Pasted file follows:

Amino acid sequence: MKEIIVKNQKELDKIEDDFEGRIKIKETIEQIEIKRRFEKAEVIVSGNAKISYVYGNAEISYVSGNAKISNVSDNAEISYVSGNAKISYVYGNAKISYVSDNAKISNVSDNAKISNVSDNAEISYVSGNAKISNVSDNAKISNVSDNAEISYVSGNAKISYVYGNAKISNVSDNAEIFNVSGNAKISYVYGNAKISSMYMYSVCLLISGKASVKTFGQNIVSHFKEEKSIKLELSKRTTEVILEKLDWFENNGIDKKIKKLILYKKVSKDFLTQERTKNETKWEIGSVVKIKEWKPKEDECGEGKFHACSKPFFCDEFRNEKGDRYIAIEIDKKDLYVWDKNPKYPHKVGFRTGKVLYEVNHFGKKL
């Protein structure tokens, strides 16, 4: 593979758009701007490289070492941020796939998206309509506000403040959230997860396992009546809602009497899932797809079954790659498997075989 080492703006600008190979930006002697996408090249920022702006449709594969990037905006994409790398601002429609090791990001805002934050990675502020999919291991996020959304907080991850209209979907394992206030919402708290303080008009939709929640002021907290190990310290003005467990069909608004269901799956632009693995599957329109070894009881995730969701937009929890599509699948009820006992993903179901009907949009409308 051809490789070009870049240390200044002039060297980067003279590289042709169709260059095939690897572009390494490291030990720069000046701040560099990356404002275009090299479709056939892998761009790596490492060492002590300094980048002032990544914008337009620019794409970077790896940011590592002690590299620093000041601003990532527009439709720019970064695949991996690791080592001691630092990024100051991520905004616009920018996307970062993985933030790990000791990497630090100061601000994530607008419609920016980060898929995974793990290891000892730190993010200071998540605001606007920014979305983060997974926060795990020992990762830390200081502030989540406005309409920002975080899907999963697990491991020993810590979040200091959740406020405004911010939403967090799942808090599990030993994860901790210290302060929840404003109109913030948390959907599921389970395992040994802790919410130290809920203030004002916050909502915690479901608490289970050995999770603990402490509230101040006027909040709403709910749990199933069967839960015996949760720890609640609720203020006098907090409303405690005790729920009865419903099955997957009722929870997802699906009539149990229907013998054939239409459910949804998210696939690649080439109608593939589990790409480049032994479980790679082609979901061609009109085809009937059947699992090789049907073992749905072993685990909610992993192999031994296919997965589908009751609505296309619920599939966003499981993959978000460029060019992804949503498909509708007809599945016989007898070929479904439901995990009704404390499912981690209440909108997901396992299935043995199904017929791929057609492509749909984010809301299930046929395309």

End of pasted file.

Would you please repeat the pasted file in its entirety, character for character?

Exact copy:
Amino acid sequence: MKEIIVKNQKELDKIEDDFEGRIKIKETIEQIEIKRRFEKAEVIVSGNAKISYVYGNAEISYVSGNAKISNVSDNAEISYVSGNAKISYVYGNAKISYVSDNAKISNVSDNAKISNVSDNAEISYVSGNAKISNVSDNAKISNVSDNAEISYVSGNAKISYVYGNAKISNVSDNAEIFNVSGNAKISYVYGNAKISSMYMYSVCLLISGKASVKTFGQNIVSHFKEEKSIKLELSKRTTEVILEKLDWFENNGIDKKIKKLILYKKVSKDFLTQERTKNETKWEIGSVVKIKEWKPKEDECGEGKFHACSKPFFCDEFRNEKGDRYIAIEIDKKDLYVWDKNPKYPHKVGFRTGKVLYEVNHFGKKL
């Protein structure tokens, strides 16, 4: 593979758009701007490289070492941020796939998206309509506000403040959230997860396992009546809602009497899932797809079954790659498997075989 080492703006600008190979930006002697996408090249920022702006449709594969990037905006994409790398601002429609090791990001805002934050990675502020999919291991996020959304907080991850209209979907394992206030919402708290303080008009939709929640002021907290190990310290003005467990069909608004269901799956632009693995599957329109070894009881995730969701937009929890599509699948009820006992993903179901009907949009409308 051809490789070009870049240390200044002039060297980067003279590289042709169709260059095939690897572009390494490291030990720069000046701040560099990356404002275009090299479709056939892998761009790596490492060492002590300094980048002032990544914008337009620019794409970077790896940011590592002690590299620093000041601003990532527009439709720019970064695949991996690791080592001691630092990024100051991520905004616009920018996307970062993985933030790990000791990497630090100061601000994530607008419609920016980060898929995974793990290891000892730190993010200071998540605001606007920014979305983060997974926060795990020992990762830390200081502030989540406005309409920002975080899907999963697990491991020993810590979040200091959740406020405004911010939403967090799942808090599990030993994860901790210290302060929840404003109109913030948390959907599921389970395992040994802790919410130290809920203030004002916050909502915690479901608490289970050995999770603990402490509230101040006027909040709403709910749990199933069967839960015996949760720890609640609720203020006098907090409303405690005790729920009865419903099955997957009722929870997802699906009539149990229907013998054939239409459910949804998210696939690649080439109608593939589990790409480049032994479980790679082609979901061609009109085809009937059947699992090789049907073992749905072993685990909610992993192999031994296919997965589908009751609505296309619920599939966003499981993959978000460029060019992804949503498909509708007809599945016989007898070929479904439901995990009704404390499912981690209440909108997901396992299935043995199904017929791929057609492509749909984010809301299930046929395309």